Sex-related differences in mortality after heart-failure hospitalisation is influenced by the left ventricular ejection fraction
Sex-related differences in mortality in patients with heart failure hospitalisations appear to be affected by the left ventricular ejection fraction according to researchers from the Cardiology Department, Hospital Clínico Universitario de Valencia, Valencia, Spain.
Although the risk of heart failure (HF) is similar between men and women, there are some notable sex-related differences, with men being predisposed to HF with reduced ejection fraction and women with preserved ejection fraction. Although there is some evidence that women with HF live longer than men, they experience more psychological and physical disability. However, much of the available data is derived from patients with stable HF and what is less clear, is if there are any sex-related prognostic differences among patients hospitalised following decompensated heart failure.
For the present study, the Spanish team retrospectively examined gender differences in mortality across the left ventricular ejection fraction spectrum in a cohort of patients after a hospitalisation for acute HF. The researchers used a multi-centre prospective registry of those hospitalised and collected demographics, medical history, laboratory and echocardiographic parameters and followed patients over a 6-month period. The primary study endpoints were all-cause, cardiovascular and HF-related mortality. Cardiovascular death was considered secondary to a worsening of HF, acute myocardial infarction, stroke or transient ischaemic attack, whereas HF-related deaths were considered secondary to a worsening of the HF or a sudden cardiac death.
A total of 4812 patients with a mean age of 74.2 years (46.6% women) were included in the analysis. The proportion of patients with a left ventricular ejection fraction (LVEF) of < 40%, 41 – 49% and > 50% was 31.5%, 14.3% and 54.2% respectively. Women were generally older with a mean age of 76.8 years compared to 71.9 years for men and had a higher preserved ejection fraction (70.5% vs 39.9%, female vs male, p < 0.001).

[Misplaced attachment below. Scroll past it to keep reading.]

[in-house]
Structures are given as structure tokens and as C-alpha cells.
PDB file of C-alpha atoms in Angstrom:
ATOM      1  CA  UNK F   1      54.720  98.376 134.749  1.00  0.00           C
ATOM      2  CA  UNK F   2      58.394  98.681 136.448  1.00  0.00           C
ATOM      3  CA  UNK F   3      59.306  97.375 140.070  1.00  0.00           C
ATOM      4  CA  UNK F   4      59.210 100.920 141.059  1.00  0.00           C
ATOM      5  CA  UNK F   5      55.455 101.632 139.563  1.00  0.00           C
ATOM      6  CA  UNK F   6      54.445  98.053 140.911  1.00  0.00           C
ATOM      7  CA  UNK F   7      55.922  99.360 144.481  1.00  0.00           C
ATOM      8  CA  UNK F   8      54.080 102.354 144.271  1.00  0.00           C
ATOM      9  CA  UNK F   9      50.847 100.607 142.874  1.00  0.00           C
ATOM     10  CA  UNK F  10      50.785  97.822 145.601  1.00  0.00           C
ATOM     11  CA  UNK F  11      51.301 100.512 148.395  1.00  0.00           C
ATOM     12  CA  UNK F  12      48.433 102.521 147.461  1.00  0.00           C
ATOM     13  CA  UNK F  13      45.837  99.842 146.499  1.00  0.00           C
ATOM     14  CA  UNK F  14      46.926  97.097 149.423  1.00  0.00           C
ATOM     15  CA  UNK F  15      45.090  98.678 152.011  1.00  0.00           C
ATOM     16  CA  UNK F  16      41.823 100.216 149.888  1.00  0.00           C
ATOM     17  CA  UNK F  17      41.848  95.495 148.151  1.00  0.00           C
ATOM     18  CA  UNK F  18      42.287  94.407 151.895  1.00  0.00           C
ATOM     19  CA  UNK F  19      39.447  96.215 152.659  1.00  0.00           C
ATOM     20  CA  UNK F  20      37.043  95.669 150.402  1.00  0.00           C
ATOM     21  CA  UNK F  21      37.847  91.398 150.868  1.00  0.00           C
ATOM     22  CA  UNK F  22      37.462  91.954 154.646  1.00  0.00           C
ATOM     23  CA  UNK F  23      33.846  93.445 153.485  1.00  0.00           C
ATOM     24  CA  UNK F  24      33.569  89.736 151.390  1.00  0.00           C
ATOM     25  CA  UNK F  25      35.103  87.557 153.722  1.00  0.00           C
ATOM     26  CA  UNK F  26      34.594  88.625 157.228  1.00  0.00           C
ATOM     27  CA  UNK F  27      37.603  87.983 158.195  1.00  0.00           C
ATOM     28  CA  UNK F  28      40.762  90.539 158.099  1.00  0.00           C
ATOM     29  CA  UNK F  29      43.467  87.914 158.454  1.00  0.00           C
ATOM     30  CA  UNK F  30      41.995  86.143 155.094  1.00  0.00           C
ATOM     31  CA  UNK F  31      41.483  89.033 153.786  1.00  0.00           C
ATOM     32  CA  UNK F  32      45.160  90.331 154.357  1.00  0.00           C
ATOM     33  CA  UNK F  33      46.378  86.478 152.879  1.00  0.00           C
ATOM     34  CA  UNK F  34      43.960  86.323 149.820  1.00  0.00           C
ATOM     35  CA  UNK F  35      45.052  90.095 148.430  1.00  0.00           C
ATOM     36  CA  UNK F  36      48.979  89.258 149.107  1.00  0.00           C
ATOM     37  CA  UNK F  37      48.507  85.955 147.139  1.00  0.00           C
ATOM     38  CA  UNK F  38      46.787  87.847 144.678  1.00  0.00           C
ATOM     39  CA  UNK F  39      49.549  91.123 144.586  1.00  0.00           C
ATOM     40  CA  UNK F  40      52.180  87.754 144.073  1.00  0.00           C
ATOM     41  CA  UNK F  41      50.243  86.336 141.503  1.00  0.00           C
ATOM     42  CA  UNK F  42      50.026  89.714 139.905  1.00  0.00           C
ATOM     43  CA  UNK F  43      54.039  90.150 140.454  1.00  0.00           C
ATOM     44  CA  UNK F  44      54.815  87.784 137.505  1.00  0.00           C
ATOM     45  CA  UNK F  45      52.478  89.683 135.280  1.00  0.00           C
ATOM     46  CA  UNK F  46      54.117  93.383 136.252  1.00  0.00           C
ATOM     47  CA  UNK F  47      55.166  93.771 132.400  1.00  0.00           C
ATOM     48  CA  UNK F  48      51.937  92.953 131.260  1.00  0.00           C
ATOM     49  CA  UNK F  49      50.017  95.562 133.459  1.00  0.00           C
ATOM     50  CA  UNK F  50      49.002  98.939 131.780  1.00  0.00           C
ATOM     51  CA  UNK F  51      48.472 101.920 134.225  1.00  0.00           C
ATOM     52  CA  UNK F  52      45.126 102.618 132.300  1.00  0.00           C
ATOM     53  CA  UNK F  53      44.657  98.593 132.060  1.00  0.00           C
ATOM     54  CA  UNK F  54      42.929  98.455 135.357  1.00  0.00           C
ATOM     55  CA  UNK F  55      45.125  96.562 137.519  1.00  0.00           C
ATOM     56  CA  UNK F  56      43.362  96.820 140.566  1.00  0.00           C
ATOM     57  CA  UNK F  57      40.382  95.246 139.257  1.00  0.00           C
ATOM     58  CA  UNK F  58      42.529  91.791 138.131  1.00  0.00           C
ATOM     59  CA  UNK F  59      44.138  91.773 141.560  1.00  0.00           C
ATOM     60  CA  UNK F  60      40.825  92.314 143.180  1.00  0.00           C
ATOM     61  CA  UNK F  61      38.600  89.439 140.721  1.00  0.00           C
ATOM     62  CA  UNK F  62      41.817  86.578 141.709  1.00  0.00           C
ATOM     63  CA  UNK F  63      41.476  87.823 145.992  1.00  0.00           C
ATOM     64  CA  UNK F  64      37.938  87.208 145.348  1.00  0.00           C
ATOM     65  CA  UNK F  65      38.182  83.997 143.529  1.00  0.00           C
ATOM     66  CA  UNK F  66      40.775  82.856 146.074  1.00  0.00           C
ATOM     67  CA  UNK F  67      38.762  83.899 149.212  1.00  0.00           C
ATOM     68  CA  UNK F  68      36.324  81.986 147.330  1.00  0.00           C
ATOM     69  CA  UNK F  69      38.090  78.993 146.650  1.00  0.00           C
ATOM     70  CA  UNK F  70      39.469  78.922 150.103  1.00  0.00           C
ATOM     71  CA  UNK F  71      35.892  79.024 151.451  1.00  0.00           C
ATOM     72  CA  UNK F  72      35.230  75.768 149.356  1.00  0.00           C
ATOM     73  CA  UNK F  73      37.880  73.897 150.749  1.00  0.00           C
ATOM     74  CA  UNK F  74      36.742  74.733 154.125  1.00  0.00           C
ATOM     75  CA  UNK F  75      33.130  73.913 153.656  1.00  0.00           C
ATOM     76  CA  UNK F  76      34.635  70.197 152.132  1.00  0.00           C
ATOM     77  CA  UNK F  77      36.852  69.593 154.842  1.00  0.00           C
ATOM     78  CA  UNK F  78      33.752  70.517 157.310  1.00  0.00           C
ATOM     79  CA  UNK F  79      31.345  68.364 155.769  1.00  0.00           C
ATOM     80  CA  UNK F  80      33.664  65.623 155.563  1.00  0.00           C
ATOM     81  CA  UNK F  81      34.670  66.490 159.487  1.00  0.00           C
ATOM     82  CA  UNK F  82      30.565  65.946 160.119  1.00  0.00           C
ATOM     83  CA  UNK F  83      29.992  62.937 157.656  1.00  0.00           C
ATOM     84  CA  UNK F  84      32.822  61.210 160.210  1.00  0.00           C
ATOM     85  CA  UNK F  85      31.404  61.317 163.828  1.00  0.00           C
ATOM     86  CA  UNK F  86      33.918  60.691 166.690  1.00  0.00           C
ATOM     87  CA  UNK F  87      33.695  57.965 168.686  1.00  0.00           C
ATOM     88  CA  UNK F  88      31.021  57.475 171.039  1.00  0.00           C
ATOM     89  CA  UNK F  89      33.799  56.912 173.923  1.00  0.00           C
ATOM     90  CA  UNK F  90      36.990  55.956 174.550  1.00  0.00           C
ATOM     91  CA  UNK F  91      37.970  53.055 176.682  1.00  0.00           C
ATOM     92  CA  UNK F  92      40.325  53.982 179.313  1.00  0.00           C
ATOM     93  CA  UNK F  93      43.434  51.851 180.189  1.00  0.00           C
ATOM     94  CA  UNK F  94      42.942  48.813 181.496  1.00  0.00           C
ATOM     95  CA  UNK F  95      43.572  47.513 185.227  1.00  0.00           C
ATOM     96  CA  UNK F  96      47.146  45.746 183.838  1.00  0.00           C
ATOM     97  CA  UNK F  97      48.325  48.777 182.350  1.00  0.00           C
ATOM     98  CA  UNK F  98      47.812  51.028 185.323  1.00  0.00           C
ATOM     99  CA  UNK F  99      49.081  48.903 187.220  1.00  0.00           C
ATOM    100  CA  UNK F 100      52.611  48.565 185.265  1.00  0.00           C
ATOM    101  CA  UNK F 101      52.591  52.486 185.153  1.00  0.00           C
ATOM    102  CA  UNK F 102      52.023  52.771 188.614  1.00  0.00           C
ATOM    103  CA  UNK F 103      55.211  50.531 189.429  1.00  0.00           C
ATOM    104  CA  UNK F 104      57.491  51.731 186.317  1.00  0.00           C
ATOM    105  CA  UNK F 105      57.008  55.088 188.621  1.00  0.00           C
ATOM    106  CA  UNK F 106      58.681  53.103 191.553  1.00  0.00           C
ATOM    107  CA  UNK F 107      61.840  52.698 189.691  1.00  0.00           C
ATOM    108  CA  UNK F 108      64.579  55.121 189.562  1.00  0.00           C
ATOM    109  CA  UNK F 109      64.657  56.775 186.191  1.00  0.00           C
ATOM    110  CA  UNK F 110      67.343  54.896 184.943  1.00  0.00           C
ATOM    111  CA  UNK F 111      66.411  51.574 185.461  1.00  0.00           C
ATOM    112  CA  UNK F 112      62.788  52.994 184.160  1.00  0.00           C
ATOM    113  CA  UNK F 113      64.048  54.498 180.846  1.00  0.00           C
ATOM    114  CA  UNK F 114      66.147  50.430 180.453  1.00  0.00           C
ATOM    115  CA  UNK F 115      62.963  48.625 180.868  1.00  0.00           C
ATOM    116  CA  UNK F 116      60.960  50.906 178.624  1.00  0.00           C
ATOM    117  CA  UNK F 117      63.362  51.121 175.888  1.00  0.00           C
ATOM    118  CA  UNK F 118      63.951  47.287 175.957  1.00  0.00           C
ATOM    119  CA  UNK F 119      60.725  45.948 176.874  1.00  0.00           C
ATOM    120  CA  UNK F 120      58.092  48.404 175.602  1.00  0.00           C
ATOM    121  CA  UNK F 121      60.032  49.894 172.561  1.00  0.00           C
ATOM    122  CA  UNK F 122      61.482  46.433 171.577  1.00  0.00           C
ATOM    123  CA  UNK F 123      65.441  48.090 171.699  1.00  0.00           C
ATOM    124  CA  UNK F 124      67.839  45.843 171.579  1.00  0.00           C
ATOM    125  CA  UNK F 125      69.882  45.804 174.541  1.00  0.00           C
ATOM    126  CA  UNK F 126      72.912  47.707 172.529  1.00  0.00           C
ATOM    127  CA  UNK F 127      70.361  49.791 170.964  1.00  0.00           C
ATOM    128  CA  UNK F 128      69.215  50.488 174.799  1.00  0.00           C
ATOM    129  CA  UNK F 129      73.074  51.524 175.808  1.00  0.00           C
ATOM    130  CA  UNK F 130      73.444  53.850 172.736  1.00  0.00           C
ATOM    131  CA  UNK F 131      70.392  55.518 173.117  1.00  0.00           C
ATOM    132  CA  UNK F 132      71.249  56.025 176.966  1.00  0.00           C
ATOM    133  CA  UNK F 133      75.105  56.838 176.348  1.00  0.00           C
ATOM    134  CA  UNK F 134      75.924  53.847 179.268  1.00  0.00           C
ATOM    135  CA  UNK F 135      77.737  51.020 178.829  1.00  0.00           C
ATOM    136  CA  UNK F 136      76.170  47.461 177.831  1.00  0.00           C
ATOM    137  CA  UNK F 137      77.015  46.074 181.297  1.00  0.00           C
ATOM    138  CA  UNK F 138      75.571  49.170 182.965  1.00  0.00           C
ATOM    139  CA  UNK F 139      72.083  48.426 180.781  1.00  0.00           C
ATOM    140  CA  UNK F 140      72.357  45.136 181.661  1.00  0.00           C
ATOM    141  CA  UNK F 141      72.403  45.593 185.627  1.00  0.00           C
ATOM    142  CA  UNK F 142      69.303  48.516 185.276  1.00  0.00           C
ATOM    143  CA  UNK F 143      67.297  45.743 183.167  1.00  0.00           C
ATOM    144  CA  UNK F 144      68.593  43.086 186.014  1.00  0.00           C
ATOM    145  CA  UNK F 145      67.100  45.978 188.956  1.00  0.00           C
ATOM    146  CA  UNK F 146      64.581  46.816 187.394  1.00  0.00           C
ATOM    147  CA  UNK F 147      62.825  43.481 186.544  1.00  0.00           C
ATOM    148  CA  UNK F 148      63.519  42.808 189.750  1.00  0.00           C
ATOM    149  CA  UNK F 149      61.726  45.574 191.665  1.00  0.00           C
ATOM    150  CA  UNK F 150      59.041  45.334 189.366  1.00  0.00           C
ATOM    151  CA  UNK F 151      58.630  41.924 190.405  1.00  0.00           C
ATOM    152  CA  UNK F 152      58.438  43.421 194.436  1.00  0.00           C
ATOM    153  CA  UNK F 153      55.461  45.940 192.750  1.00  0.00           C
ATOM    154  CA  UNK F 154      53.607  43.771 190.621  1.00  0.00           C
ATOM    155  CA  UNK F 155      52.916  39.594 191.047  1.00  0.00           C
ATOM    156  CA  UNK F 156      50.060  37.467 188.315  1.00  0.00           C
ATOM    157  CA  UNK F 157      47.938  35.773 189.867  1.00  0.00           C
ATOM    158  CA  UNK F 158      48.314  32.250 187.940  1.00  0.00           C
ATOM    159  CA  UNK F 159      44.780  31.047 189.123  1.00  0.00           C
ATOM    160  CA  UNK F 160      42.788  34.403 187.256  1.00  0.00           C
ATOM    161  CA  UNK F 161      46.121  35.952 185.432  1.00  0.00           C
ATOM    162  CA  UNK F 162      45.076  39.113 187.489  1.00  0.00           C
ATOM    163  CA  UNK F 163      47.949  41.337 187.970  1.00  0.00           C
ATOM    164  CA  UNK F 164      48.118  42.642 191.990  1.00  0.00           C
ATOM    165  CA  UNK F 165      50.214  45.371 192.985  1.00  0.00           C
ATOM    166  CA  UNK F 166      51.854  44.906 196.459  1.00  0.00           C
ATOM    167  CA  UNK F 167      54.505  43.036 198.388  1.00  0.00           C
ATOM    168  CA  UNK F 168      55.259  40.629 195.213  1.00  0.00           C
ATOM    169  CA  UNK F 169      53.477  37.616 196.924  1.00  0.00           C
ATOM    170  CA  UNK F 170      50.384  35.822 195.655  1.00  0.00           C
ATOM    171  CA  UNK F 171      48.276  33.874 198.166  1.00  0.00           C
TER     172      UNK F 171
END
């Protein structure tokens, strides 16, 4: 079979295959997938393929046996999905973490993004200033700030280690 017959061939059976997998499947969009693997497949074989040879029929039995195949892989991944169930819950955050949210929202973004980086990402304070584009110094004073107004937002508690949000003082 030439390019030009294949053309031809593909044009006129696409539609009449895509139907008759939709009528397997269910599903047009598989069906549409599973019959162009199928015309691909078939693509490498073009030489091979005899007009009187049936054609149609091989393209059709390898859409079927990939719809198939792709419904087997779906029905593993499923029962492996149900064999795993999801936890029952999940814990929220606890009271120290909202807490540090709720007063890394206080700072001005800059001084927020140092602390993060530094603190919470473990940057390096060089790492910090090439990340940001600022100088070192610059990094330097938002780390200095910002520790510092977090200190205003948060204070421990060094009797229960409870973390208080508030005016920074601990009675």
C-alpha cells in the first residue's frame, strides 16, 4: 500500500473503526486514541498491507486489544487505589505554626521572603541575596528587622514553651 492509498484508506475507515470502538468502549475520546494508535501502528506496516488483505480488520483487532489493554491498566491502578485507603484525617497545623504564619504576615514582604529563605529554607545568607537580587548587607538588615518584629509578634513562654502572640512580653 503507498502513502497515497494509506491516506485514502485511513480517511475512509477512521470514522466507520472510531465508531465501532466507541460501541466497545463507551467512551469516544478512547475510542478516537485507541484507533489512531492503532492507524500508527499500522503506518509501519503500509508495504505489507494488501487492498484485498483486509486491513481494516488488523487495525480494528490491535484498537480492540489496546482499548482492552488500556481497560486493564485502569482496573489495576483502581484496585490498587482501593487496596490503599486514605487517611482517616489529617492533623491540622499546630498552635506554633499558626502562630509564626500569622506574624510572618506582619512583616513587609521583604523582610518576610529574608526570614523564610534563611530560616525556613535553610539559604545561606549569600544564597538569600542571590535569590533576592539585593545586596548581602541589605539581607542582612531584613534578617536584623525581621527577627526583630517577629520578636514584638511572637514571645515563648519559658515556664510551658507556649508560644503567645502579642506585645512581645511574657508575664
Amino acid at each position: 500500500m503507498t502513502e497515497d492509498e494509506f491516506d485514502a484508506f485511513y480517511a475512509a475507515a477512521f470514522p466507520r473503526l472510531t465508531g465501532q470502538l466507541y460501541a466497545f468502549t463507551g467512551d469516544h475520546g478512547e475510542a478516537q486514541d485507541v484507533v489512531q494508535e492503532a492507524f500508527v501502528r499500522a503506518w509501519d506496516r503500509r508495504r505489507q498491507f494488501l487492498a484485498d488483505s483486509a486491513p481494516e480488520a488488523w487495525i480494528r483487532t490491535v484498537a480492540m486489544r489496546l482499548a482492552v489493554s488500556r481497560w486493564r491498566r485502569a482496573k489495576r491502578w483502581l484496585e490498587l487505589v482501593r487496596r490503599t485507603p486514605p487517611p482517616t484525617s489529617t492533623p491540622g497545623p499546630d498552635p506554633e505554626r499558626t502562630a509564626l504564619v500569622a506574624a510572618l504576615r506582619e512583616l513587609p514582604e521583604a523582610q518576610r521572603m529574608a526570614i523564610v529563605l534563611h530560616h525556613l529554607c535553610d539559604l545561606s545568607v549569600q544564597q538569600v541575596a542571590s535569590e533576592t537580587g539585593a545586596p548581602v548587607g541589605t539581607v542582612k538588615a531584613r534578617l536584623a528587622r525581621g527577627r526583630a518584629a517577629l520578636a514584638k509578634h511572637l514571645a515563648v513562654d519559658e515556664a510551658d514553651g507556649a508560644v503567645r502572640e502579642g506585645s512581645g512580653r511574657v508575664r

After 6 months, 645 (13.4%) of the patients had died with mortality rates of 13.3% and 13.5% (women vs men, p = 0.82) and there were no significant sex-related differences in all-cause mortality. Moreover, LVEF was not an independent predictor of mortality (HR = 1.02, 95% CI 0.99 – 1.05, p = 0.13). Similarly, rates of cardiovascular mortality were not different between the sexes. However, there was a significant interaction between sex and levels of LVEF (p for interaction = 0.030) and women had a significantly lower risk of cardiovascular mortality at lower LVEF levels (< 25%). There were also no differences between the sexes in HF-related mortality although as with cardiovascular mortality, there were differences across the levels of LVEF and women had a reduced risk of HR-related death. For example, compared to men, women had a reduced risk of HF death at a LVEF of < 43% (HR = 0.77, 95% CI 0.59 – 0.99) In contrast, this risk of death in women became higher as the LVEF increased above 80%.
Commenting on these findings, the authors noted that while sex was not a determinant of 6 month all-cause mortality, women had a lower risk of cardiovascular and HR-related mortality where the LVEF was < 25% and < 43% but higher where the LVEF was > 80%. They concluded that further work is required to confirm these findings and to evaluate the potential negative implications of a supra-normal LVEF in women with a preserved ejection fraction.
Santas E et al. Sex-Related Differences in Mortality Following Admission for Acute Heart Failure Across the Left Ventricular Ejection Fraction Spectrum J Am Heart Assoc 2021